Sunday, October 12, 2008

Why Memorizing is Good

An email I received the other day: 

Dear Professor Drout,

I don’t know if you remember me but I took Anglo Saxon and Chaucer with you a couple of years ago. I’m teaching junior high English this year and I wanted to share a little story with you about how taking Anglo Saxon helped me with classroom management.

I was trying to define “epic” for the students a couple of days ago and no one would be quiet and pay attention. I was getting really frustrated. I tried to give them examples but everything went in one ear and out the other. Besides that none of them had even heard of The Odyssey or Beowulf! I finally I shouted “It’s like this!” and started reciting the first eleven lines of Beowulf in Anglo Saxon. In an instant the class was DEAD SILENT. They were all dying to know what that was and hung on my every word after that.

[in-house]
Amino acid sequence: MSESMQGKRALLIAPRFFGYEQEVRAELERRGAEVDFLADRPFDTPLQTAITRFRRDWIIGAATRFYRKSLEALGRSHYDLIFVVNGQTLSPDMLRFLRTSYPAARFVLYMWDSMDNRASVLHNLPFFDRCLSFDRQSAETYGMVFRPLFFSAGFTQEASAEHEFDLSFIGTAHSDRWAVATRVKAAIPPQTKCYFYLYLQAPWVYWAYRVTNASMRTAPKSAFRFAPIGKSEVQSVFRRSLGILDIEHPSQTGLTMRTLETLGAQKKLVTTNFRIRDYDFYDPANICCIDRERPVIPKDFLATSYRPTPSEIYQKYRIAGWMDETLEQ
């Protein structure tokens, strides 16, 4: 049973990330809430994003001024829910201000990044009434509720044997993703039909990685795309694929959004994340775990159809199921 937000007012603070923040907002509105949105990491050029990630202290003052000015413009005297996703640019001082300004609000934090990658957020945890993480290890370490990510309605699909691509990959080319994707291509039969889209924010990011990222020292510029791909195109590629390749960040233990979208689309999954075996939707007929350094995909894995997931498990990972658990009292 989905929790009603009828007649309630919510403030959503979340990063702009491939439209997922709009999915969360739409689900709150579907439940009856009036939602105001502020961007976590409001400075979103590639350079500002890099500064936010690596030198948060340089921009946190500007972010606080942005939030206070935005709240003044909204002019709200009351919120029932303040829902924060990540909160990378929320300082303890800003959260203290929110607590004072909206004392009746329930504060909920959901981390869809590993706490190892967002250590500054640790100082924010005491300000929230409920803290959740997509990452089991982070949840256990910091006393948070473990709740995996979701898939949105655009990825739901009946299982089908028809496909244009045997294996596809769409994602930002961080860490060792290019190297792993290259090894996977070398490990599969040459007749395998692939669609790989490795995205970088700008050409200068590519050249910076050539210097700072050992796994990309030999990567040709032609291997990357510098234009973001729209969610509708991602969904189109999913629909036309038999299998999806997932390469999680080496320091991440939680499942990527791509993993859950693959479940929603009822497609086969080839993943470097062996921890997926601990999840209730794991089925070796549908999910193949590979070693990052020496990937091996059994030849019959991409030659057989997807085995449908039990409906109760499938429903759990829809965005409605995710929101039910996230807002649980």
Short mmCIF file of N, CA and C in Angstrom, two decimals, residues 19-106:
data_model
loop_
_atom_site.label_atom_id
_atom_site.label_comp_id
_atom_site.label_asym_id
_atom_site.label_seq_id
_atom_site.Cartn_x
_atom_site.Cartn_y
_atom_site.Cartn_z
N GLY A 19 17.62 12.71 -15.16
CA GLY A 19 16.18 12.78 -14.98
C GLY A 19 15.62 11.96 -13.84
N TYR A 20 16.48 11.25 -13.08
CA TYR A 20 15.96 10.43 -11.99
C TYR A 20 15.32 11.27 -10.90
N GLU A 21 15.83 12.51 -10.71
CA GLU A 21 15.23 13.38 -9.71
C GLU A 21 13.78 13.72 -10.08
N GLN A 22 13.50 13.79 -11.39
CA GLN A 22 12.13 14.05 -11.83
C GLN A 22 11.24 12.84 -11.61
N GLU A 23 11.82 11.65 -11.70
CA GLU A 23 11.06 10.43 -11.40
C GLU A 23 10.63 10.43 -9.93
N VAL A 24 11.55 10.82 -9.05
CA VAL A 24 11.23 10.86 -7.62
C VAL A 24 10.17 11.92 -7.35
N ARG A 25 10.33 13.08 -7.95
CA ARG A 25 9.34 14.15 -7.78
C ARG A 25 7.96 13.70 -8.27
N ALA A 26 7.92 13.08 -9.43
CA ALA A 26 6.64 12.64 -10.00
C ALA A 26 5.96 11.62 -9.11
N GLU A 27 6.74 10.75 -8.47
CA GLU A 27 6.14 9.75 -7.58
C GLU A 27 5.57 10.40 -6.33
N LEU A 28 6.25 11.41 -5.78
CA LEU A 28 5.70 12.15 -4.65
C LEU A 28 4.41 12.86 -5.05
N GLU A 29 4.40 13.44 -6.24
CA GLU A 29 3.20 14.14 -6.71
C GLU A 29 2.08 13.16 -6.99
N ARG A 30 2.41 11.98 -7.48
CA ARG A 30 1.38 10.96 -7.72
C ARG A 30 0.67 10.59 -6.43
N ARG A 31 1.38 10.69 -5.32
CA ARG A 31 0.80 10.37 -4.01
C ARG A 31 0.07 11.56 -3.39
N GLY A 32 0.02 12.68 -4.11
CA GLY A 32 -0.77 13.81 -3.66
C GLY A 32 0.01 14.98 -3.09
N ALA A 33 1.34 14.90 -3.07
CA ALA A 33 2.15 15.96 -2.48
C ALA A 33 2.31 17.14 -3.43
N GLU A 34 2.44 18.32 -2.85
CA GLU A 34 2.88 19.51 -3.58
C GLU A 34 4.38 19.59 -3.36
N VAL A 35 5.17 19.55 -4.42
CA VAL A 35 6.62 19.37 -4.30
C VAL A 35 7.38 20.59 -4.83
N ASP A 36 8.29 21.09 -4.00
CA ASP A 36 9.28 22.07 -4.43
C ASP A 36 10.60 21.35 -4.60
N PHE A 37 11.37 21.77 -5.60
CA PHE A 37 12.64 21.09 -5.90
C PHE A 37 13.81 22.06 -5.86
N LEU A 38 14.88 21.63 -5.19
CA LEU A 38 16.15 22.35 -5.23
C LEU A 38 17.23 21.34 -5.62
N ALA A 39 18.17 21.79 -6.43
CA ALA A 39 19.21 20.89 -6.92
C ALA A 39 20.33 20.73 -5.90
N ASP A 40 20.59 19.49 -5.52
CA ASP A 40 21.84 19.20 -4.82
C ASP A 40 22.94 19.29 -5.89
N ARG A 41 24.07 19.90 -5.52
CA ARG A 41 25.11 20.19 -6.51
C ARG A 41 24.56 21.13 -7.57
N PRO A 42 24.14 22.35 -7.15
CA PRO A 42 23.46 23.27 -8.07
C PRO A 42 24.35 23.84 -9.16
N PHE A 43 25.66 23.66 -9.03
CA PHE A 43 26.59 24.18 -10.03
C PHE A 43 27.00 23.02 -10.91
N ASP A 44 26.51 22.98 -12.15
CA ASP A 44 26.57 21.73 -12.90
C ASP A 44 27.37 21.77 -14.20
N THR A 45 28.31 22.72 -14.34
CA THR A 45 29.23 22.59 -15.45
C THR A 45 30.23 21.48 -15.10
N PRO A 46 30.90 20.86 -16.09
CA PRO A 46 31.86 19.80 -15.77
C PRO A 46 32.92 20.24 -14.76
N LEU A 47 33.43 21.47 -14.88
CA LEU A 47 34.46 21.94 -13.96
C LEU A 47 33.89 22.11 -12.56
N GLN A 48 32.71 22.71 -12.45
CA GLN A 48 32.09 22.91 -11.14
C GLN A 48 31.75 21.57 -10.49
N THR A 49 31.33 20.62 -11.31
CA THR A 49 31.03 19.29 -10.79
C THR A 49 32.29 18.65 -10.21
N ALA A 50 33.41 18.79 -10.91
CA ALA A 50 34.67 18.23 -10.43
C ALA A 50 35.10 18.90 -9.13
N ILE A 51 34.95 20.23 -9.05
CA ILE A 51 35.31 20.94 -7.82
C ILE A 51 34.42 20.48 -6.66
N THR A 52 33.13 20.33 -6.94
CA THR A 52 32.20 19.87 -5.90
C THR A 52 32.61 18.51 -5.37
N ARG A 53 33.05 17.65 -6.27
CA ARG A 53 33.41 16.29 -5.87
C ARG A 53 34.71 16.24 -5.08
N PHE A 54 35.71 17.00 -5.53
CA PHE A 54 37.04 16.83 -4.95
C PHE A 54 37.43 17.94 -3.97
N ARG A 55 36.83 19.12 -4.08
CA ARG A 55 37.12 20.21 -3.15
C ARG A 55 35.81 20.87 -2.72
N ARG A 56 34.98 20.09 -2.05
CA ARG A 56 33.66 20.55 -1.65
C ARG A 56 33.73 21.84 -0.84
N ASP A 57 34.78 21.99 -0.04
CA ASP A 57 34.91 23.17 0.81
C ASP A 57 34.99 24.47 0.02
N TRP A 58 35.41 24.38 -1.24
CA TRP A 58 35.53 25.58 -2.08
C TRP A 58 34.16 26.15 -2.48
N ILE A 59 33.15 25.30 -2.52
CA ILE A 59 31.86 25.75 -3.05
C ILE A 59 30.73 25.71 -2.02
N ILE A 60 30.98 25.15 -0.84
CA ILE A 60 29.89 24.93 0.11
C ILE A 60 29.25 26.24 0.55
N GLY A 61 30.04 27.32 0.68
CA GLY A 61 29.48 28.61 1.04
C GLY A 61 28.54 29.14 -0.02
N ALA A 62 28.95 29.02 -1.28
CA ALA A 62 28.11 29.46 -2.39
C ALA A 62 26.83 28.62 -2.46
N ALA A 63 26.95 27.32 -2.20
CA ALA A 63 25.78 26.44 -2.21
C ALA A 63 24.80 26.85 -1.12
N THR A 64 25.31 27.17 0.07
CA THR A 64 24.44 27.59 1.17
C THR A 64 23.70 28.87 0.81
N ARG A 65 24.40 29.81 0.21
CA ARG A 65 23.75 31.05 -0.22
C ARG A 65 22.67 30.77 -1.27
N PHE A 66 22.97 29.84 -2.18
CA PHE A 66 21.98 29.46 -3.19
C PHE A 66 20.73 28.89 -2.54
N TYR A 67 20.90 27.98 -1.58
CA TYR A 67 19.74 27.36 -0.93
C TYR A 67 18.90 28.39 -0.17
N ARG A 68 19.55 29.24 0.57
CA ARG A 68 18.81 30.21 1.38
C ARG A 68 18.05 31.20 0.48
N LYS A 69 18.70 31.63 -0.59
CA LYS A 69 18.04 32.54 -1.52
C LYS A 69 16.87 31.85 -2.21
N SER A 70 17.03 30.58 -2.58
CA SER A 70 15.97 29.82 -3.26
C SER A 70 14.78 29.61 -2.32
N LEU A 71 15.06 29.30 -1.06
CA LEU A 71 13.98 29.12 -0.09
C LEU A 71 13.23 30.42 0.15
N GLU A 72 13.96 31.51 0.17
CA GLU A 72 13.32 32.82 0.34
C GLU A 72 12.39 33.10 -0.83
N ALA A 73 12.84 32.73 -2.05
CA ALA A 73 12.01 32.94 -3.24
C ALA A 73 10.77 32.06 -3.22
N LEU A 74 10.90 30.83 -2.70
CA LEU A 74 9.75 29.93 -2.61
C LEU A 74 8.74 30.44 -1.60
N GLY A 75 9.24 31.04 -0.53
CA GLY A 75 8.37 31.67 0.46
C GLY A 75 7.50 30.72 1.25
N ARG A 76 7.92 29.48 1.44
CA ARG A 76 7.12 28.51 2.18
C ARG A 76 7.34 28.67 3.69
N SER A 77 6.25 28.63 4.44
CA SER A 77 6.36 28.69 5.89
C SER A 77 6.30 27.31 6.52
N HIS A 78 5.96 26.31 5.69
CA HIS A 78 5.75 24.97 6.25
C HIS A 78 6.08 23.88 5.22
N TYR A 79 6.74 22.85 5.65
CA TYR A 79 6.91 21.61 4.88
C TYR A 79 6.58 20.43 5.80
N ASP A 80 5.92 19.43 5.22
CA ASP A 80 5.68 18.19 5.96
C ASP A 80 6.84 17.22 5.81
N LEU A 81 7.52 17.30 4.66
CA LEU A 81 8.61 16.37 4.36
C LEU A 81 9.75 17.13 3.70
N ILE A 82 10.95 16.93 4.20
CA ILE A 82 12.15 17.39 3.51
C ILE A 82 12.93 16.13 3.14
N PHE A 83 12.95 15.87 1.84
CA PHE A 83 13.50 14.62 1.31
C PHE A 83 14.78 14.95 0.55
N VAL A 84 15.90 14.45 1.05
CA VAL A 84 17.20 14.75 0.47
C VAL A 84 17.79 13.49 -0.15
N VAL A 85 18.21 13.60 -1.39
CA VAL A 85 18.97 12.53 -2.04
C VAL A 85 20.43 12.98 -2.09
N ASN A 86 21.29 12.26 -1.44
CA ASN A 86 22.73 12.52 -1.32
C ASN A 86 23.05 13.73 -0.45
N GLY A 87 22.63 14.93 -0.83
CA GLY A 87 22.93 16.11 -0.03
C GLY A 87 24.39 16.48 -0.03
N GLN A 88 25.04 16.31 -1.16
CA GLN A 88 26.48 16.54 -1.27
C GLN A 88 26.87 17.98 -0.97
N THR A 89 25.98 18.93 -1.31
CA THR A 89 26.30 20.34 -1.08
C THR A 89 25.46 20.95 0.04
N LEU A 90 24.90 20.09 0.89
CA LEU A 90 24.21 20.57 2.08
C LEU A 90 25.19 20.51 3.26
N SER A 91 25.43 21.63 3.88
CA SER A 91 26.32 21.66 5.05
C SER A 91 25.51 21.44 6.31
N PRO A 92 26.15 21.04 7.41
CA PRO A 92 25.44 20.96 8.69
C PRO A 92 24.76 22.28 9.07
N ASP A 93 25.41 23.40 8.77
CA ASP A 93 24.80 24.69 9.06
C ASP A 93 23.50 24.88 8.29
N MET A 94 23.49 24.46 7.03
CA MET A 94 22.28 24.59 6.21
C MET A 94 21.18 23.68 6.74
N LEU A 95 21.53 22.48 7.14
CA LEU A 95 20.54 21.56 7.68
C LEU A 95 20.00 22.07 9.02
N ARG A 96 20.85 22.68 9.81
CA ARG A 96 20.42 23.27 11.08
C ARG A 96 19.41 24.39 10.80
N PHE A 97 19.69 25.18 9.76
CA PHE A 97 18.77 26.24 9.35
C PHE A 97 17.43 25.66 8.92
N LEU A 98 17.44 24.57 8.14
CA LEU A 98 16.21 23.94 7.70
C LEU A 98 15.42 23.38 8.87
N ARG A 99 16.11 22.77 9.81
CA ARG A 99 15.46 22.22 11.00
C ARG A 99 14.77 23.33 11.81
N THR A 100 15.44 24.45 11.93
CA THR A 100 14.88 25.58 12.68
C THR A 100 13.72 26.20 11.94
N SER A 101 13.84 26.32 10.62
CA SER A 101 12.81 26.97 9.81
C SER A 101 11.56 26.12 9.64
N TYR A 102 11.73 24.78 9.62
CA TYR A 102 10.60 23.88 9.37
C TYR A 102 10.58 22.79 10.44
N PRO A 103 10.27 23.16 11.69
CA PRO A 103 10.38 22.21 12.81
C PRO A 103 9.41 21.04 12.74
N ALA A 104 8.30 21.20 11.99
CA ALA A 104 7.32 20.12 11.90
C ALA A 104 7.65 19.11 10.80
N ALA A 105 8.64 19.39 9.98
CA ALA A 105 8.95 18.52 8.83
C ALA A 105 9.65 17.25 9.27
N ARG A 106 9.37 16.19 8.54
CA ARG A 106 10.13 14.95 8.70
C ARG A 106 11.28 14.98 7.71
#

So thank you for making me memorize the first eleven lines of Beowulf!

1 comment:

Michelle said...

Hm, I wonder if Steve will have us do that next semester? I did have to memorize the first 11 lines of the General Prologue to the Canterbury Tales, as well as the first buncha lines in the Aeneid waaaaaaaaay back when I was in high school in the early 80's. Yes, I still remember at least some of it, and recited the first bit of the Aeneid in class a couple of weeks ago. I think rote memorization is an underutilized tool, one which I didn't respect until I went into military aviation. Memorizing emergency procedures is nothing but rote memorization - being 'familiar' with them was a good way to be dead. I'm glad you're impressing this on your students, too! Plus it's SO cool at parties....